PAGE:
Radon Mitigation

Radon in Your Home

Radon is an invisible, odorless gas that is a natural radioactive decay product of uranium, a common element in soil and rocks. Radon gas is considered harmless when dispersed in outdoor air but can be a serious health hazard when trapped in buildings.


How Radon Enters Your Home


Radon gas can seep into a home from the soil through dirt crawlspaces, cracks in the foundation and walls, floor drains, pipes and sump pumps. Radon can enter any home, old or new, even those with no visible cracks. Each building is unique, and the ground beneath it is also unique. Two houses side-by-side can have totally different radon levels. The only way to know what the radon levels are inside your home is to measure them.
Radon also can enter a home through the well water. If your water contains high levels of radon, the radon gas escapes into the household air when the water is running. The EPA says, “The radon in your water supply poses an inhalation risk and an ingestion risk. Research has shown that your risk of lung cancer from breathing radon in air is much larger than your risk of stomach cancer from swallowing water with radon in it.”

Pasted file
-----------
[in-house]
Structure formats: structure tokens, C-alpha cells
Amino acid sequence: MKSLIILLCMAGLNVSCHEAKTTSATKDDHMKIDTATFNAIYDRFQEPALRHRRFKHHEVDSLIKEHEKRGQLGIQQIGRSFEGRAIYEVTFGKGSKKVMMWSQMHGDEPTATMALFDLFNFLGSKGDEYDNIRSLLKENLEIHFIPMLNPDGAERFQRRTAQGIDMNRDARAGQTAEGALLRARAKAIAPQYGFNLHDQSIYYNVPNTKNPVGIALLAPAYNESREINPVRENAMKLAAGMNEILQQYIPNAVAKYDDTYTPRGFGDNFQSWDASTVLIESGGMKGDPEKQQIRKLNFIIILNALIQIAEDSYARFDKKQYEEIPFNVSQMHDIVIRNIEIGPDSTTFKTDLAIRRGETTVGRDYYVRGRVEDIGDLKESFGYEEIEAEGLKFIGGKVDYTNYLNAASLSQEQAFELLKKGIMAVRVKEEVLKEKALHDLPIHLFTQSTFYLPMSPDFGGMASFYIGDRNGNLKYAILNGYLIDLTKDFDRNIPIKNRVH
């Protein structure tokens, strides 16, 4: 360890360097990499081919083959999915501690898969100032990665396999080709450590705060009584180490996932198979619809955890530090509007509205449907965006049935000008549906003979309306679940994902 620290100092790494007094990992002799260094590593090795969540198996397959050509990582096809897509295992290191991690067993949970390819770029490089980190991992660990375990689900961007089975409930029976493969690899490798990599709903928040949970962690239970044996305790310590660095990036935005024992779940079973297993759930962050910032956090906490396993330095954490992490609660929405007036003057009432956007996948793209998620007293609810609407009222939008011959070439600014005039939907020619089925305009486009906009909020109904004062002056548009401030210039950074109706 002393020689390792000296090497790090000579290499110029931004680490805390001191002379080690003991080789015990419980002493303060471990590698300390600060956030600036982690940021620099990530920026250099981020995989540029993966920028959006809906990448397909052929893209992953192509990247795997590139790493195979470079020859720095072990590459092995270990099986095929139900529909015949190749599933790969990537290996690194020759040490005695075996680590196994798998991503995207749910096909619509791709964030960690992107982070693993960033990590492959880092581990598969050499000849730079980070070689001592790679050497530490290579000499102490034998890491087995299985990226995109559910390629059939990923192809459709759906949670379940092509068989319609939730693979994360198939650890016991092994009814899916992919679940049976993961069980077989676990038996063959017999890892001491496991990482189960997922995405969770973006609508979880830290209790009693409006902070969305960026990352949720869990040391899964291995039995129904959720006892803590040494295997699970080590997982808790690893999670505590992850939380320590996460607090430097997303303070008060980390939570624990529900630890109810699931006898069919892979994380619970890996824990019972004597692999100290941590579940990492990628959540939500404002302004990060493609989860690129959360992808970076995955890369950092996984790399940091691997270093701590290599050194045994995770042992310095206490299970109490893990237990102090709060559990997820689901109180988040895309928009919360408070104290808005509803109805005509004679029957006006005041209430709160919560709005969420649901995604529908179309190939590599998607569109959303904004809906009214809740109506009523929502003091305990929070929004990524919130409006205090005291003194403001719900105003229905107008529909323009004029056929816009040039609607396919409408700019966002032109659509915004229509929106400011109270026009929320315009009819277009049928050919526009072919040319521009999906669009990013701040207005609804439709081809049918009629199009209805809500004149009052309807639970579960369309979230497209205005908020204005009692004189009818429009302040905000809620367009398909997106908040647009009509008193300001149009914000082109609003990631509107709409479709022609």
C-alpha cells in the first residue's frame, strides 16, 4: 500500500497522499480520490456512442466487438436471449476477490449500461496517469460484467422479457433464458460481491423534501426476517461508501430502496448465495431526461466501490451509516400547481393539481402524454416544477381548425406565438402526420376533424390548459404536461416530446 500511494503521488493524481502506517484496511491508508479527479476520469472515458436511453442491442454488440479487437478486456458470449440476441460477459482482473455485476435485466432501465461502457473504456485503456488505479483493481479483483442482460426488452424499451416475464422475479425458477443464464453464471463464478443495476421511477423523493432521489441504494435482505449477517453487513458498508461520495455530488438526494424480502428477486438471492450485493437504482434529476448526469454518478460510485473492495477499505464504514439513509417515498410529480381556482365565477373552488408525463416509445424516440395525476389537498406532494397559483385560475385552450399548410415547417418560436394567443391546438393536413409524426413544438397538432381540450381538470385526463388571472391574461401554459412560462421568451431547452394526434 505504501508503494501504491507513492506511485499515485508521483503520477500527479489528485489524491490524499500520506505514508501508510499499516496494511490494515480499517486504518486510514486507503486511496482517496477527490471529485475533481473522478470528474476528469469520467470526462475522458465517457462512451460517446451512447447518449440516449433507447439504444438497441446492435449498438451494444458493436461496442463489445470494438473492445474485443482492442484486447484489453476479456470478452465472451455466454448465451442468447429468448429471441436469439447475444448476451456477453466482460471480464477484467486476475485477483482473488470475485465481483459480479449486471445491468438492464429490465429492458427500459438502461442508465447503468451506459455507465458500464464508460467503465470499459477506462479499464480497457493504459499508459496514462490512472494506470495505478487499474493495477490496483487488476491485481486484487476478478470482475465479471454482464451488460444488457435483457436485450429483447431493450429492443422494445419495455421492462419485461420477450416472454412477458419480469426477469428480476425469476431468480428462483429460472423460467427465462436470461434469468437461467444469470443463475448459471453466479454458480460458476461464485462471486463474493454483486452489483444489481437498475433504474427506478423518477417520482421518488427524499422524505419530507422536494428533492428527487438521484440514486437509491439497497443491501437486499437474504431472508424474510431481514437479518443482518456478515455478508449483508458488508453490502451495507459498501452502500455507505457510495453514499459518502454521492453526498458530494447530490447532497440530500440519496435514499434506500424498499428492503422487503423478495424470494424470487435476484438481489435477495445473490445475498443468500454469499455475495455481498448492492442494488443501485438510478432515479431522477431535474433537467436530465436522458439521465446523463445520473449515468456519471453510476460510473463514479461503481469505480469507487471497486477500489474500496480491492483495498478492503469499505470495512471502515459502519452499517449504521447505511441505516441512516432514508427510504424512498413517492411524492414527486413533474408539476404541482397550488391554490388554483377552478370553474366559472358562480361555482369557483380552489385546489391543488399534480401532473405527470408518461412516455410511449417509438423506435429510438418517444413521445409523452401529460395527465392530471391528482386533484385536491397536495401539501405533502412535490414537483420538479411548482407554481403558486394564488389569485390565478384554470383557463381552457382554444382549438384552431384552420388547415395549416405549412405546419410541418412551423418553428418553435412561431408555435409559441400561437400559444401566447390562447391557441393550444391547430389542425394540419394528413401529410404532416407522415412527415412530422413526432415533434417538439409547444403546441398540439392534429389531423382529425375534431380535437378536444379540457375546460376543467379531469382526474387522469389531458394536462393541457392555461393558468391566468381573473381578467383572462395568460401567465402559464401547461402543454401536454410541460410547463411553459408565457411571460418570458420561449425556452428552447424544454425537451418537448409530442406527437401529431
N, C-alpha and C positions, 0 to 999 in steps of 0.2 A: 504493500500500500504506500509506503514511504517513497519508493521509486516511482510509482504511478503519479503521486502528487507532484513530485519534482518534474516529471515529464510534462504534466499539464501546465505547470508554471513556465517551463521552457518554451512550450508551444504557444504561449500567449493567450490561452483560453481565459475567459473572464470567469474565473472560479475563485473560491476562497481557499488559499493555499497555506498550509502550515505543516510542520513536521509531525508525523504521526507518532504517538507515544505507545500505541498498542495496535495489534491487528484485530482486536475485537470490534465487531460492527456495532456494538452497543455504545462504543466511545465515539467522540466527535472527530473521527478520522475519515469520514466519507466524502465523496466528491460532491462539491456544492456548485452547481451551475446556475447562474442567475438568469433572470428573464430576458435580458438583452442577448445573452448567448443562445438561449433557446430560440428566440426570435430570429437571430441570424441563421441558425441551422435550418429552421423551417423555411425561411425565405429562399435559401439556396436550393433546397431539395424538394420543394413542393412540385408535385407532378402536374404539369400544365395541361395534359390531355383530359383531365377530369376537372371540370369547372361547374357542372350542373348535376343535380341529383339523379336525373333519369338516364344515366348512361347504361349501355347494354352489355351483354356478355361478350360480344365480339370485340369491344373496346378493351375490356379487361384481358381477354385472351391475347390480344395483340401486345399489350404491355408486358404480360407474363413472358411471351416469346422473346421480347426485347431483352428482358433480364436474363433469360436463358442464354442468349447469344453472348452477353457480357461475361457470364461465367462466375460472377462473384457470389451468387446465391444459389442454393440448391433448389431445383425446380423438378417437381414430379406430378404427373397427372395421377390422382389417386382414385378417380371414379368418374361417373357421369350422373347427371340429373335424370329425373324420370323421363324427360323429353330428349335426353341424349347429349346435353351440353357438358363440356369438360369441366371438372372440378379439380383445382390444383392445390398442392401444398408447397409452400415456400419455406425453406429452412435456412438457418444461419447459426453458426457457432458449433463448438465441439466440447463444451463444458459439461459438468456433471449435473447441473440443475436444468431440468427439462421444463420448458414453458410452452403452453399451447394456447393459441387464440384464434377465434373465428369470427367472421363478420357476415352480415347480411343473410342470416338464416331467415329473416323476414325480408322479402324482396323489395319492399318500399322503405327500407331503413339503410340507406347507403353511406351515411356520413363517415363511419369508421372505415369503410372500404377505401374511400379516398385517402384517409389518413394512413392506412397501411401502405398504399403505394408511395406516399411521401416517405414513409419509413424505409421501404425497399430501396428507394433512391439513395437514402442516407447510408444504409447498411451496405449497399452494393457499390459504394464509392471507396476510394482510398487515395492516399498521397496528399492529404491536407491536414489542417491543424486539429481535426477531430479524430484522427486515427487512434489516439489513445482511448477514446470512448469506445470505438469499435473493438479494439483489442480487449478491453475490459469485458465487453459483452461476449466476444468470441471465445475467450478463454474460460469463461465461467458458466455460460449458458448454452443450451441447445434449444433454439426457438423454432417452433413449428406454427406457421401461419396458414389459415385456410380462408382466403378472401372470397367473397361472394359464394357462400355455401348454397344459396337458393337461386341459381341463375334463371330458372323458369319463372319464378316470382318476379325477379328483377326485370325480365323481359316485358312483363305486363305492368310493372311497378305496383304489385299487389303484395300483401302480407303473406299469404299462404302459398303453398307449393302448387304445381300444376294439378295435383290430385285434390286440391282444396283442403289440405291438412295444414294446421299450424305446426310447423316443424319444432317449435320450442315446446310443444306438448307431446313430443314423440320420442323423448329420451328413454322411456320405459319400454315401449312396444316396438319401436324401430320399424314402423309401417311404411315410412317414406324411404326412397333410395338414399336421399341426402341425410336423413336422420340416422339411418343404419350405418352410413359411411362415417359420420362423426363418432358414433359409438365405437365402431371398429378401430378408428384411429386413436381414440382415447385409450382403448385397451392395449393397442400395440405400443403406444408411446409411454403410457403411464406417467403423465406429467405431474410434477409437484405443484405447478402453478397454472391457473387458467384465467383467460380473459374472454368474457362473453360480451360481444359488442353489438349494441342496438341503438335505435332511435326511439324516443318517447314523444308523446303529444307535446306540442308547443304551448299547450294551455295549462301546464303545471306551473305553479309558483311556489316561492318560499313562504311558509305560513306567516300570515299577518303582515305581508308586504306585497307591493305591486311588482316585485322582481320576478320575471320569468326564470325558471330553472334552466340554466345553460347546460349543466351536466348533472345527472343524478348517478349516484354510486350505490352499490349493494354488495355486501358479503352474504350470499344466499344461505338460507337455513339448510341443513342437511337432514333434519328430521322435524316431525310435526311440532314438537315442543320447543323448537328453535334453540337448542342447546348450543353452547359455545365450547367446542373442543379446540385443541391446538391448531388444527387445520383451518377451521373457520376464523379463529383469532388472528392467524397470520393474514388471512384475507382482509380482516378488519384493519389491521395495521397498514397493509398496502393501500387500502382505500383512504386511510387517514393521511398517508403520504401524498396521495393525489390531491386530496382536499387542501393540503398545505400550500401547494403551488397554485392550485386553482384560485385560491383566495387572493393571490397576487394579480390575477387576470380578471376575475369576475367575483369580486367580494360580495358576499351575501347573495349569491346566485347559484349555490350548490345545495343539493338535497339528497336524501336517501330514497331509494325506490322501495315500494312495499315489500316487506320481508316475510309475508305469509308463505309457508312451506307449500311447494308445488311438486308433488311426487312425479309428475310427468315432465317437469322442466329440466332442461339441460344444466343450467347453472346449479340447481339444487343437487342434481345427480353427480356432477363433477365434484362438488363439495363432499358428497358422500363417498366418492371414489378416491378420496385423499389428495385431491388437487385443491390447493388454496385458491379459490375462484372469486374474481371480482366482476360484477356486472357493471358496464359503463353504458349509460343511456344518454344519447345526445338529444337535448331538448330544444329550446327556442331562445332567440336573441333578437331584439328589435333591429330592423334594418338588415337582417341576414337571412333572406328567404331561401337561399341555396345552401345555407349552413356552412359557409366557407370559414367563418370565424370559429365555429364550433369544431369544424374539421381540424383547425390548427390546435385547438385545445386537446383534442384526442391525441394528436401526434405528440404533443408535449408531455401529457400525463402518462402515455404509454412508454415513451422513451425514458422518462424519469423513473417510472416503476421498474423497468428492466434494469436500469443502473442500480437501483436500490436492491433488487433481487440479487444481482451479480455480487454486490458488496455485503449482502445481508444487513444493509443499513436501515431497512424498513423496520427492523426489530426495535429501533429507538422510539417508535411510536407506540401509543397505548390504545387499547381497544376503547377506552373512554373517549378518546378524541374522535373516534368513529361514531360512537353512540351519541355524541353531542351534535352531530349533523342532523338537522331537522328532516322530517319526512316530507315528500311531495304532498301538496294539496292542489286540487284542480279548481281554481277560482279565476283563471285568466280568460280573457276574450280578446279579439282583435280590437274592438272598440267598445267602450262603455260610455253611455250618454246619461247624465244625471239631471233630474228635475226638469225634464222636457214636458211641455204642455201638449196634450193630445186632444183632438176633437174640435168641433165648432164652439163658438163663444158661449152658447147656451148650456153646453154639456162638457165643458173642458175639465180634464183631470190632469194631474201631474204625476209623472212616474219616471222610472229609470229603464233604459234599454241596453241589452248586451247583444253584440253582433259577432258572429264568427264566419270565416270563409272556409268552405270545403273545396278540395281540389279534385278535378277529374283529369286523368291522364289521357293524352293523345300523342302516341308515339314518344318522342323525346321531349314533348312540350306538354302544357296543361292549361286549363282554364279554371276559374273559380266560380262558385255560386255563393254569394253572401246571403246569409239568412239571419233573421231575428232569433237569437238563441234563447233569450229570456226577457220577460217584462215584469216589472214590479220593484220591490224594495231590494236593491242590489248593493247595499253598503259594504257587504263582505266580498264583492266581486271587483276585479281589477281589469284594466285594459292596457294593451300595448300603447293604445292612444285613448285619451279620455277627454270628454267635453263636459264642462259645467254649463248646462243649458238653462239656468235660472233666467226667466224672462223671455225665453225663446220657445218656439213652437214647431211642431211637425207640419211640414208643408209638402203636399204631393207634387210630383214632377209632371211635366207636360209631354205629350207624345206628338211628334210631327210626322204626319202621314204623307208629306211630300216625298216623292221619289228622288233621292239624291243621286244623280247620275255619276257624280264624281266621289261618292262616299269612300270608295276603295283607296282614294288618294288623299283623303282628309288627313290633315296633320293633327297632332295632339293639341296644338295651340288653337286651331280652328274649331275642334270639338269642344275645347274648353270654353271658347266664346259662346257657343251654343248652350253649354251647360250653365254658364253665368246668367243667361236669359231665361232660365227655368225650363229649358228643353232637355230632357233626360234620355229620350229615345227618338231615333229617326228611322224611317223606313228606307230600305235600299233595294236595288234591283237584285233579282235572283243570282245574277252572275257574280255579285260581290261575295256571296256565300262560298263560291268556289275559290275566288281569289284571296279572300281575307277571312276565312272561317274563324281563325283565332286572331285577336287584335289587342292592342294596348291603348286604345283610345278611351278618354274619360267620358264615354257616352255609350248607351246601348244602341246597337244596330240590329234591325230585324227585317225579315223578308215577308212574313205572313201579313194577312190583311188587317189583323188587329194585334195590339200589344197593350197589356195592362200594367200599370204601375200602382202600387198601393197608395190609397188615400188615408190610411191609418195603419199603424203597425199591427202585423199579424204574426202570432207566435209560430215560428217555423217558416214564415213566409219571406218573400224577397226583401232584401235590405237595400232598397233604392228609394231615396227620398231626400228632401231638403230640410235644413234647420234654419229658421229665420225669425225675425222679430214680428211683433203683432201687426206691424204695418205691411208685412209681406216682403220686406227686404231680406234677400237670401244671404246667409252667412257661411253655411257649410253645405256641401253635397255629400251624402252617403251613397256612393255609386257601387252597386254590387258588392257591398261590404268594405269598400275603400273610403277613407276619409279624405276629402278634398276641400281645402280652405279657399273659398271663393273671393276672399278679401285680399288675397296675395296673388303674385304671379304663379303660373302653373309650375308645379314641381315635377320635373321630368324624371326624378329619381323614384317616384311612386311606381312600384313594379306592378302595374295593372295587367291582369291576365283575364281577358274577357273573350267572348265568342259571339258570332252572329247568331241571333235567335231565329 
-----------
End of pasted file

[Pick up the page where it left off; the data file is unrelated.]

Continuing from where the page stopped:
EPA Radon Zone Map

The U.S. Environmental Protection Agency publishes Radon Zone Maps to diagram the radon status of counties throughout the United States. Keep in mind that a Zone 1 rating (high potential) is not indicative of a radon problem, and a Zone 3 rating (low potential) does not guarantee that their home is free of radon.


Health Risks Caused By Radon

Radon gas is the number one environmental hazard in the U.S. It can be inhaled into the lungs, where a radioactive decay process causes the release of alpha particles. These particles can harm lung tissues by damaging the DNA, and the damaged DNA can lead to lung cancer. In fact, radon exposure is second only to cigarette smoking as a cause of lung cancer deaths in the U.S., causing an estimated 21,000 lung cancer deaths annually.seer-estimated-2010-us-mortality

There are considerable biological and epidemiological evidence and data showing the connection between exposure to radon and lung cancer in humans. For this reason, the U.S. Environmental Protection Agency (EPA), the World Health Organization, the National Academy of Sciences, and the US Department of Health and Human Services have classified radon as a Class A human carcinogen.

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